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Name: Adam Bernard
Home: Fairfield, Connecticut, United States
About Me: Entertainment journalist with 15+ years of experience. Supporter of indie music. Lover of day baseball, fringe movies, & chicken shawarma. Part time ninja. Nerdy, but awesome.
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Screamed at by a Ska Girl
Wednesday, November 05, 2008

On Saturday, November 1st, I had a litany of things to do, the final item being interviewing Sonic Boom 6, a ska / punk / reggae / Hip-Hop band, at The Knitting Factory after their show. Little did I know that this was no small show, it was a “three stories of ska” event featuring numerous bands and, of course, all of their fans. When I arrived at 7pm, right around when the doors were scheduled to open, I met up with fellow superstar journalist Bear Frazer. The line was literally down the block. We looked at each other, decided to pull rank, and that’s when the fun began.

As we approached the seemingly endless line, a line the likes of which I have never seen for a Hip-Hop show at The Knit as it was both long and well organized with everyone actually listening to the doormen, Bear turned to me and said “do you wanna see if we can skip it?” I replied “you mean, do you wanna be us?” Both questions were rhetorical. We started walking.

The act of walking up the line ruffled a few feathers as some of the kids (it was an all ages show) looked at us like we were stupid for thinking we could just waltz right past all of them. I started talking to the doormen as I approached them, being as humble as I could. Before I could finish a sentence, however, I heard a robust “hey, Adam, how ya doin!” It was Richie. Praise Jesus one of my people was actually working the door. I already knew Mr. Tibbs wasn’t going to be there and I figured the rest of the Hip-Hop crew would be gone, as well, just to avoid the ska crowd. Richie and I spoke for a bit, he let me know that he knew that he owed me a call, and then I asked the question Bear and I were hoping to hear a resounding yes to; “I’m here to interview one of the bands, is it cool if we just skip this line?” Without hesitation Richie gave me a screwface look as if to say “did you really think you had to ask?” opened the door wide and waved us in. As all of this was going on I heard a young teenage girl cursing in the background. Her “fuck” was extremely audible, possibly for blocks. As soon as we were inside Bear noted that the girl was directing her turrets-ish tirade towards us. Apparently she wasn’t thrilled she was still in line while we were inside. Note to self – ska girls don’t dig Adam B when he’s on his job… or possibly ever.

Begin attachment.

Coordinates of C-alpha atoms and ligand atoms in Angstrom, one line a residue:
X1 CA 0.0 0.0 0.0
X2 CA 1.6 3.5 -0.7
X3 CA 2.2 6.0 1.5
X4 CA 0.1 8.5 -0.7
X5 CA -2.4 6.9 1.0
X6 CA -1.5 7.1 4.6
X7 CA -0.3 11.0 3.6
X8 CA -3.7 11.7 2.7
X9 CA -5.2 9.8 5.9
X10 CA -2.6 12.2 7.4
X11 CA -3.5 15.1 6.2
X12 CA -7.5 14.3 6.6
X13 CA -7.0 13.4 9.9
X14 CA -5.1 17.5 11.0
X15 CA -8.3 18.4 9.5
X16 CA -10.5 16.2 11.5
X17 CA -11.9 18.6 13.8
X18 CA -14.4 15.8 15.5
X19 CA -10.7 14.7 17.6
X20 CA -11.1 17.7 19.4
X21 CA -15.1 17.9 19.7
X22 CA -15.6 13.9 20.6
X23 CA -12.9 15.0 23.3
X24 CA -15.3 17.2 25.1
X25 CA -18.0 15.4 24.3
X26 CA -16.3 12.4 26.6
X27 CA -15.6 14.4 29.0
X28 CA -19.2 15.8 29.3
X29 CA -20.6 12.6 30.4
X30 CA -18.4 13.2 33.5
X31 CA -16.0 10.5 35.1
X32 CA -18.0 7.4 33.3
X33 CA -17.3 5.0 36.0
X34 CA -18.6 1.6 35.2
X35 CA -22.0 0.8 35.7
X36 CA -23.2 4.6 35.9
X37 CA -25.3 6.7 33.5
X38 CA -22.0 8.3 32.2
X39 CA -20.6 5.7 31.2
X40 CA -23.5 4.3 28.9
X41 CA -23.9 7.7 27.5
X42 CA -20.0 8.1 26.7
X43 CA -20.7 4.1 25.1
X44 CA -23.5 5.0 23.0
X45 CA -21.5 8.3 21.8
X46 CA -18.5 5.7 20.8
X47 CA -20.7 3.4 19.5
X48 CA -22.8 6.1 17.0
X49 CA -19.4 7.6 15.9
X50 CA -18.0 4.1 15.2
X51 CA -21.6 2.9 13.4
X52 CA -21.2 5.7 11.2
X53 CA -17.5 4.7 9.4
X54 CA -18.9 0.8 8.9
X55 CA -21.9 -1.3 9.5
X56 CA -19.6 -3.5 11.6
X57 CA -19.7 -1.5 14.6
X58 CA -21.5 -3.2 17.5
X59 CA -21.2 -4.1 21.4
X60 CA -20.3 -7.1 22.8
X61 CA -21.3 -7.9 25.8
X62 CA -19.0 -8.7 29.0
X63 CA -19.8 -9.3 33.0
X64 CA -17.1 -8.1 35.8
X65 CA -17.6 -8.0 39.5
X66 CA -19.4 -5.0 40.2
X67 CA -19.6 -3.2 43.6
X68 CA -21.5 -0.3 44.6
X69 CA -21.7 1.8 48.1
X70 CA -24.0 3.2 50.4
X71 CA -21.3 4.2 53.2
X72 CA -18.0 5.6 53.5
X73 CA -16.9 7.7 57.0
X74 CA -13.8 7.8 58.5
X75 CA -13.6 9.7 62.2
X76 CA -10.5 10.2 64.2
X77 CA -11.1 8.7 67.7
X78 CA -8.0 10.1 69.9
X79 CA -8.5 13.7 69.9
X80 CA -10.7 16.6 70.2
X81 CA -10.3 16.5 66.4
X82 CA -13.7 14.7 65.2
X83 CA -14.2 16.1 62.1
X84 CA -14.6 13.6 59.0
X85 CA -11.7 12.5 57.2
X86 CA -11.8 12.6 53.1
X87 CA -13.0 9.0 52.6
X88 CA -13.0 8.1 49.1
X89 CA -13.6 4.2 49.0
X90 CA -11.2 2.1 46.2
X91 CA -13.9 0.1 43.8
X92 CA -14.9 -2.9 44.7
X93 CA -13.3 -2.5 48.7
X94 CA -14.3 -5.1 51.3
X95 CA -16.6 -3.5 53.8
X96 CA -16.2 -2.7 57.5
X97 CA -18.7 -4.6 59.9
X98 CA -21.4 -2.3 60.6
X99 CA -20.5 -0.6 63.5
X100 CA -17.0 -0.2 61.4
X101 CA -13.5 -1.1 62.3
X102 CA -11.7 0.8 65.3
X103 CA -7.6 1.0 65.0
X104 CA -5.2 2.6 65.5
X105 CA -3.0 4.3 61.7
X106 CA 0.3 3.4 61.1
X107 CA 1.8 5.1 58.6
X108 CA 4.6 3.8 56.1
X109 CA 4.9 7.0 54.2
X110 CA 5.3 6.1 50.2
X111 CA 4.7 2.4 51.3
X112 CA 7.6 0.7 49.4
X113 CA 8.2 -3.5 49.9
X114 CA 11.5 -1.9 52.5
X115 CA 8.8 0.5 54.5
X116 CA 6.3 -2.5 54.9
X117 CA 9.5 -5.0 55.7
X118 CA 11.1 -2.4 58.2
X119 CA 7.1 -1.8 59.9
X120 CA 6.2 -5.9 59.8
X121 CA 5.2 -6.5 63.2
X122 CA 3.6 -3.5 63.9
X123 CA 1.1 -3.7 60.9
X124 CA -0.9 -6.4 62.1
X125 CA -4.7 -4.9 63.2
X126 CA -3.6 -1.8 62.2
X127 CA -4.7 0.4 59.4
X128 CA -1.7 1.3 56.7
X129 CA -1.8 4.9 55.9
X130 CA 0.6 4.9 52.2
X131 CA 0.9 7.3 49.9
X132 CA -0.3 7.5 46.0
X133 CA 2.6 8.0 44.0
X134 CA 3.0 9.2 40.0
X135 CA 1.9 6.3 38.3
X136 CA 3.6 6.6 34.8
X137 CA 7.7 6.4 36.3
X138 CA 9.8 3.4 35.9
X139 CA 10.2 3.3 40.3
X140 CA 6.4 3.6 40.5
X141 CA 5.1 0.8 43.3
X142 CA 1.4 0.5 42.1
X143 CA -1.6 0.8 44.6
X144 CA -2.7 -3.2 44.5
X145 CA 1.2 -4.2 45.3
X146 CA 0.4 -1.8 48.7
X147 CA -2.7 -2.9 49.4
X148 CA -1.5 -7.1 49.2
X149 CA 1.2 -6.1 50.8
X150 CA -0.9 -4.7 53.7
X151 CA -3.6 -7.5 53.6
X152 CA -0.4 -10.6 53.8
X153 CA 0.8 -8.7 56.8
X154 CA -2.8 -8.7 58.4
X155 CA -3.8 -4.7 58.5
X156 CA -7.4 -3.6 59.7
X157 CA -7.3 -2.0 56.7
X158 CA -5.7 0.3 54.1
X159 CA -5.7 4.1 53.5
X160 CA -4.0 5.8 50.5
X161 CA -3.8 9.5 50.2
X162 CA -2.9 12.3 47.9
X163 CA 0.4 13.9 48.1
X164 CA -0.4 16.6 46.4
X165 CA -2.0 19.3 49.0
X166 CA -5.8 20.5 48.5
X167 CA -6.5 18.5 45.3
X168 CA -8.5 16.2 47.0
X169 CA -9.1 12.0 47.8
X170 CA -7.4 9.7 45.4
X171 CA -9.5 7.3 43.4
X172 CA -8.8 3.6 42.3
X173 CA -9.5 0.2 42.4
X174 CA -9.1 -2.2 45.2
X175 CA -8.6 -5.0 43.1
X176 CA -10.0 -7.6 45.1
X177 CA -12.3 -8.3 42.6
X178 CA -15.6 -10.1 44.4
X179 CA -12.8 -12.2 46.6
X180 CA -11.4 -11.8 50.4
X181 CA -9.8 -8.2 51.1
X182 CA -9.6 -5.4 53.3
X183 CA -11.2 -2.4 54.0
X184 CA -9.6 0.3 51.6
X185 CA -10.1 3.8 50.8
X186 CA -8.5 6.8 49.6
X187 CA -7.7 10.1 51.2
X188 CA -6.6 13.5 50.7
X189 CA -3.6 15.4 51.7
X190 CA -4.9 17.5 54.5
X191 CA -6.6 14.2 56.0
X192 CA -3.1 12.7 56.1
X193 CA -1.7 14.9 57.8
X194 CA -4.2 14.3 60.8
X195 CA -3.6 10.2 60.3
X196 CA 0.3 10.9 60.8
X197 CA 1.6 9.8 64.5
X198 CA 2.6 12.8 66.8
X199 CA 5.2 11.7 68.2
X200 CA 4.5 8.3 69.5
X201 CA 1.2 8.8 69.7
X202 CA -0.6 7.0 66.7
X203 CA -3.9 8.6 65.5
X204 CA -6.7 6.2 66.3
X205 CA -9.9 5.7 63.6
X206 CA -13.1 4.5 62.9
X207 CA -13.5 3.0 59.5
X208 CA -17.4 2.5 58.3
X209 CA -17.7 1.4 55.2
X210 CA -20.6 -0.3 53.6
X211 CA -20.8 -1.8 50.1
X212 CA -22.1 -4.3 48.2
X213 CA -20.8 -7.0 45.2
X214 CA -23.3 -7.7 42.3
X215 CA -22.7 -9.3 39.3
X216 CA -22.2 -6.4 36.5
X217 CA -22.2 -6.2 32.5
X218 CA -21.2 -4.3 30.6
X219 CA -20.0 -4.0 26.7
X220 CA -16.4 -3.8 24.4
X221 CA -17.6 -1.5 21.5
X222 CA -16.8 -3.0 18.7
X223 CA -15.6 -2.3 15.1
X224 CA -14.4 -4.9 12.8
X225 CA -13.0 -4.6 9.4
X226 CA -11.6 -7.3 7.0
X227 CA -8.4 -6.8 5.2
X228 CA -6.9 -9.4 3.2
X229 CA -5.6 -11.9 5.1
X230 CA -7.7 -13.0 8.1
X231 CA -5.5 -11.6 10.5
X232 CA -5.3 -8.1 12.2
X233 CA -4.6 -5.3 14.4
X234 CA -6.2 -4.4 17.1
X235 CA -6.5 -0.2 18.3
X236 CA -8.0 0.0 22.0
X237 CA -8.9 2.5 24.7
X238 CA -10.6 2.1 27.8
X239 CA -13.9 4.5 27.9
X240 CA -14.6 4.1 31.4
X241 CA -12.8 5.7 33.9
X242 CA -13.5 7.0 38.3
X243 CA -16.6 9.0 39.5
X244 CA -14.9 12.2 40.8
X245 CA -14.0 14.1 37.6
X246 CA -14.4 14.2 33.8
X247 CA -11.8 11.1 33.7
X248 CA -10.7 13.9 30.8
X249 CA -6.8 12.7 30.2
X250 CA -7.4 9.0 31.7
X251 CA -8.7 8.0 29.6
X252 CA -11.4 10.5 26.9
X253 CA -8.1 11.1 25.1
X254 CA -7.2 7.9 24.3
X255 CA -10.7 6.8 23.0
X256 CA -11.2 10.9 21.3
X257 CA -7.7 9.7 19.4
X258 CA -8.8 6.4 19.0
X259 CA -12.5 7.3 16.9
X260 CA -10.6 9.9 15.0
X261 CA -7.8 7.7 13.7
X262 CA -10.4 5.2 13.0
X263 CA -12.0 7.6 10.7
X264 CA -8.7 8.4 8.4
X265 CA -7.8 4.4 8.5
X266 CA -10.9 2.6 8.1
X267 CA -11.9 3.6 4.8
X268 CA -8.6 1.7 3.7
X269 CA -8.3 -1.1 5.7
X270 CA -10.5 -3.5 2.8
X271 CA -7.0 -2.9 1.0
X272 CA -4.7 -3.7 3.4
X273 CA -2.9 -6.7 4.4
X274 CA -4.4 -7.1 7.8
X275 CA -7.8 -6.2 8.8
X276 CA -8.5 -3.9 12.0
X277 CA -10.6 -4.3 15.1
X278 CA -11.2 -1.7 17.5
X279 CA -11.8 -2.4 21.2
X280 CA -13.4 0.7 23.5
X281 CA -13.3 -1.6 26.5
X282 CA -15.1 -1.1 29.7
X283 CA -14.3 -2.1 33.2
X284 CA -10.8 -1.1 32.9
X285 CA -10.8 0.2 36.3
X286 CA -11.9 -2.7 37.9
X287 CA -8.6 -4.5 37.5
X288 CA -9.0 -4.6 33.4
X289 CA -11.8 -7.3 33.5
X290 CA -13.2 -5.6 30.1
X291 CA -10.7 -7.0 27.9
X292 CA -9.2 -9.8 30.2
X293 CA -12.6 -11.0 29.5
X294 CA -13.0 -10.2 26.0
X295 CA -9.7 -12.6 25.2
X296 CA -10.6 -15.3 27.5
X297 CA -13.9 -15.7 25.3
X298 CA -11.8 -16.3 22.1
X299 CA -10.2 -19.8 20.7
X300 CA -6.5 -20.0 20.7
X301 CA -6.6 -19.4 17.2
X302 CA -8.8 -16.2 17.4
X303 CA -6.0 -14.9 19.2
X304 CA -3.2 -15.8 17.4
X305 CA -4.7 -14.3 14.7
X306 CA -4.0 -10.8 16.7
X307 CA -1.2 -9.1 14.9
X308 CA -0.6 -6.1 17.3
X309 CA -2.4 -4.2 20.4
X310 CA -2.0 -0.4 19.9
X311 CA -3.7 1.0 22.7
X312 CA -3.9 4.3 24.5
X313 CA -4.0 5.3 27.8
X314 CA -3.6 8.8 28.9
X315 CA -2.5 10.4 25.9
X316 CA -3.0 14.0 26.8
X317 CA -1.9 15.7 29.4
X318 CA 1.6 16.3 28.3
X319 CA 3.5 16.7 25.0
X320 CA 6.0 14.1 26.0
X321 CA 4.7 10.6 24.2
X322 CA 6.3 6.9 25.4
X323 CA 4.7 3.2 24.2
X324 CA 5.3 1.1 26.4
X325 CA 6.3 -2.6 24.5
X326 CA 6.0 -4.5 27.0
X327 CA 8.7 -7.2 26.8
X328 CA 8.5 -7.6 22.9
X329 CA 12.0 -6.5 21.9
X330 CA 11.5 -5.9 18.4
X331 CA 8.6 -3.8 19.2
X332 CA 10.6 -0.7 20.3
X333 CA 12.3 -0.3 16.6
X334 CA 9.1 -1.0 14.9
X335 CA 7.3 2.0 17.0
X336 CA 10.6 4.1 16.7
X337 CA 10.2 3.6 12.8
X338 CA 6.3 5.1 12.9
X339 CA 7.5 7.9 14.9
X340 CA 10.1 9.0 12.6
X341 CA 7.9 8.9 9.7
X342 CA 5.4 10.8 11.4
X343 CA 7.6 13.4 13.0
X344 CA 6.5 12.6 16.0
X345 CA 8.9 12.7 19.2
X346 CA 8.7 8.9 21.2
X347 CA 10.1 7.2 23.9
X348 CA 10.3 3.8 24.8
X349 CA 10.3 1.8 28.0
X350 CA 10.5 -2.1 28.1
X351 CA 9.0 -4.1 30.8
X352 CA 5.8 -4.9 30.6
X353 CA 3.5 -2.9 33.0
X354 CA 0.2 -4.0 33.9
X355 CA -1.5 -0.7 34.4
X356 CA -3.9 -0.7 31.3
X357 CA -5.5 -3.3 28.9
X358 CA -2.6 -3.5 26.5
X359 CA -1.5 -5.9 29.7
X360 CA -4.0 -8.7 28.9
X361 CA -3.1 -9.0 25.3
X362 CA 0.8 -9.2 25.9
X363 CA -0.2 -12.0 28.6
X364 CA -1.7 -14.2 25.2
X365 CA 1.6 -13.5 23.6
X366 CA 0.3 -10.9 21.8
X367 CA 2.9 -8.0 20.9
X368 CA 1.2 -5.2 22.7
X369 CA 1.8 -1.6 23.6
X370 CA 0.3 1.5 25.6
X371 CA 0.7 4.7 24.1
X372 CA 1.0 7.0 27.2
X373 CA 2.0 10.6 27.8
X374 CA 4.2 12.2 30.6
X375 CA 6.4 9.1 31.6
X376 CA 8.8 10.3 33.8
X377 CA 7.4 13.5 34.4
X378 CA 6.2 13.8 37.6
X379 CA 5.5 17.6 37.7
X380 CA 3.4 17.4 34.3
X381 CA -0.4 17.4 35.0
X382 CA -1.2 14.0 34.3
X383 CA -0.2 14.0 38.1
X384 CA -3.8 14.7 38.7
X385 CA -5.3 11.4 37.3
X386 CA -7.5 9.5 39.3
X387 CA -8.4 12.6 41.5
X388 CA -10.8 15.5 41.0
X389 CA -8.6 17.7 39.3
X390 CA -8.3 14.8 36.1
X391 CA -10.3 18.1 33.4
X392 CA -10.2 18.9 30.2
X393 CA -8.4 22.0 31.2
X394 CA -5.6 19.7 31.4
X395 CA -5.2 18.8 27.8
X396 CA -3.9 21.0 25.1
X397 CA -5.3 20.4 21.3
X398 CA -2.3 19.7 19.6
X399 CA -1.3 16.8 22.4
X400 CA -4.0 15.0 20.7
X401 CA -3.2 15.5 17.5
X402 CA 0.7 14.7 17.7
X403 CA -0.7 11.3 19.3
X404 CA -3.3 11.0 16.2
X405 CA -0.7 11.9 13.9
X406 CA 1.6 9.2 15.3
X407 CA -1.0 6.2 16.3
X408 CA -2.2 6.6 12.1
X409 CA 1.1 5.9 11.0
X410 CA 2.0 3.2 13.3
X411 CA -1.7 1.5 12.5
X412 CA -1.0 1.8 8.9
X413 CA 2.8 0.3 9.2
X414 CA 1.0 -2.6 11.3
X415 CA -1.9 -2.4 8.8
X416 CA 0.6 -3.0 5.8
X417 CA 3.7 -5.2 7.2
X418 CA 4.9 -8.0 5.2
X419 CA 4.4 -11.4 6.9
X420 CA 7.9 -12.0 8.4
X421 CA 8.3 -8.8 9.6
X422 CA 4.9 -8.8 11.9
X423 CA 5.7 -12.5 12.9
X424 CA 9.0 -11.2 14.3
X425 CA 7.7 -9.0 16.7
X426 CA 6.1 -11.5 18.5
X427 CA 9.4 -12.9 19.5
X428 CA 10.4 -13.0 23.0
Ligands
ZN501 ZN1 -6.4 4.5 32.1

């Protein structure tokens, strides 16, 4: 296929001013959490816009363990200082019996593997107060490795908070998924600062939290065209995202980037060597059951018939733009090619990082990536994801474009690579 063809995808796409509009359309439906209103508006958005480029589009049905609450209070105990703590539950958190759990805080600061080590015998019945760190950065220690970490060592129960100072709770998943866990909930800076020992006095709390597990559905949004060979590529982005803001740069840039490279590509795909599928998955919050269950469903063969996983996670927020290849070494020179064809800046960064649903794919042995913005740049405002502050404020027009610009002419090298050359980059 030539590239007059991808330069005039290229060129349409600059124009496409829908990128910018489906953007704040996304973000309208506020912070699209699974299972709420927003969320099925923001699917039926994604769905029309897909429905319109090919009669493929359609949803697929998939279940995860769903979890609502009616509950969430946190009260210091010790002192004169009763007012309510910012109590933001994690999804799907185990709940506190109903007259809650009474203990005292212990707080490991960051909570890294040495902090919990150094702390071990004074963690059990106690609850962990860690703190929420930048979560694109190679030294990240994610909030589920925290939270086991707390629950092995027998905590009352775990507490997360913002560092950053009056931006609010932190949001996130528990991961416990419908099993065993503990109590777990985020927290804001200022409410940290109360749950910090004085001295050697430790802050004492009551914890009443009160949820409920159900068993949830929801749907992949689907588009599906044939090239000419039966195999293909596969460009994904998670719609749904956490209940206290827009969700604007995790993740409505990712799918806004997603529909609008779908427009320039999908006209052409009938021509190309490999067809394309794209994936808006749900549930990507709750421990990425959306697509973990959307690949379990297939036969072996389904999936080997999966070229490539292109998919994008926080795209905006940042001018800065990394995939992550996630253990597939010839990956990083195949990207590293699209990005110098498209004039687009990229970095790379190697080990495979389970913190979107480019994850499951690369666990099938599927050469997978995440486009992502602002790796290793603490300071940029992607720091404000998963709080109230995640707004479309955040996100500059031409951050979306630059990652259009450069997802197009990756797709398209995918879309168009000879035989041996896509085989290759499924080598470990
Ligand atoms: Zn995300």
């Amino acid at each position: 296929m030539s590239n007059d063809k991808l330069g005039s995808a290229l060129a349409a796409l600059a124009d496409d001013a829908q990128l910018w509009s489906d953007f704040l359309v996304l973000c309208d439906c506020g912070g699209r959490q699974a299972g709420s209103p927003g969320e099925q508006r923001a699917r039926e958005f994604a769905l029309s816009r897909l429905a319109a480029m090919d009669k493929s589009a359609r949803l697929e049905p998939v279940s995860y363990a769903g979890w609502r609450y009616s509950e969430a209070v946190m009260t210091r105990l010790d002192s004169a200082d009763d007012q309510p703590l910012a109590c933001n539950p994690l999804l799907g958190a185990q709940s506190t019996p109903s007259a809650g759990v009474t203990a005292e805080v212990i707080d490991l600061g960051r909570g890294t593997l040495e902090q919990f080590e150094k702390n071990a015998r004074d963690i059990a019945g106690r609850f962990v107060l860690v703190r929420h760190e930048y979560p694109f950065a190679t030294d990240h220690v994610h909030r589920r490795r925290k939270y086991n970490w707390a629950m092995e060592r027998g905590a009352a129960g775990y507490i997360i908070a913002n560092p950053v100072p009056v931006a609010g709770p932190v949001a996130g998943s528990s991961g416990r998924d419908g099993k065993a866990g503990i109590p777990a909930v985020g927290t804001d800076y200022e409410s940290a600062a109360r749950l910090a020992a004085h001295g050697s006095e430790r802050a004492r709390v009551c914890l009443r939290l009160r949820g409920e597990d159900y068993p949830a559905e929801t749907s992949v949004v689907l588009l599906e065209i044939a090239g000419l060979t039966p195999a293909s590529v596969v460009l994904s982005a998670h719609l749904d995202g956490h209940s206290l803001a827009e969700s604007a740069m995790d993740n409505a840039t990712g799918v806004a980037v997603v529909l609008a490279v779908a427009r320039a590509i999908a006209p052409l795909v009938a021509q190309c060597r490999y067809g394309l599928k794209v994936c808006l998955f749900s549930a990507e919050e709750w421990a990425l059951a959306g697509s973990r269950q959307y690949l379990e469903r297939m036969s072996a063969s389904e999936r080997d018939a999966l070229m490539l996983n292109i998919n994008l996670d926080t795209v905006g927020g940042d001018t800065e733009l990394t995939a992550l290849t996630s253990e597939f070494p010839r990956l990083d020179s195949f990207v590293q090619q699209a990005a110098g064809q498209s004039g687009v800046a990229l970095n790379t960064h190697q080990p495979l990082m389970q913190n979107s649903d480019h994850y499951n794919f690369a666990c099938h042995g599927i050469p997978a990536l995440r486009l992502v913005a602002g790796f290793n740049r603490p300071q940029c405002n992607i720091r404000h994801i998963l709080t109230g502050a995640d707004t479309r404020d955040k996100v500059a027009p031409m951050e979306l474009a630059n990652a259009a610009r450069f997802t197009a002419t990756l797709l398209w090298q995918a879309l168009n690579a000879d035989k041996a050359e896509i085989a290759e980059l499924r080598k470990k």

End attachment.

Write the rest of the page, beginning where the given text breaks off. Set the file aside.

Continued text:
Inside I saw Sonia at the bar, who also owed me a phone call (yeah, lots of people owe me phone calls. Welcome to the game). We talked for a while and then I noticed Sonic Boom 6 was sitting right across the bar from us. I introduced myself to everyone, including their manager, Liam, and we hung out, shared a few drinks, and talked about music for a bit. The planning of the interview, however, wasn’t quite as simple. Because there were so many bands there that night the usual place to do interviews, the upstairs artist’s area, wasn’t going to be available, so we just said we’d all meet up after SB6 was done on stage and find a place to make it happen.

Side note – security for this show seemed to be double what it is for Hip-Hop shows. I had never in my life been asked so many times what I was doing there, or if I had a ticket. I asked one of my friends who was working about this and was told it was because the rock shows end up causing the most problems. I want to say that again – the rock shows cause more problems than the Hip-Hop shows. Ya hear that venues!!! Stop being scared to book us!

After SB6’s set, which was pretty impressive as they got the crowd moving after only a few songs and kept hold of them the entire time, the lone space we could find to do the interview that was even remotely quiet enough was in a little area next to the Tap Bar’s entrance. The interview went surprisingly well considering the conditions; you’ll read it here later this month. Immediately afterwards Bear and I made our way out of the venue, eager to leave the crowd of teenagers who, no doubt (pun intended), were growing less and less fond of us by the minute.

Thankfully I made my way to the train station in time to hop on the 11:22pm train home, which now officially qualifies as “at a reasonable hour.” Life continues to be exciting, even if the ska girls only want to scream at me.

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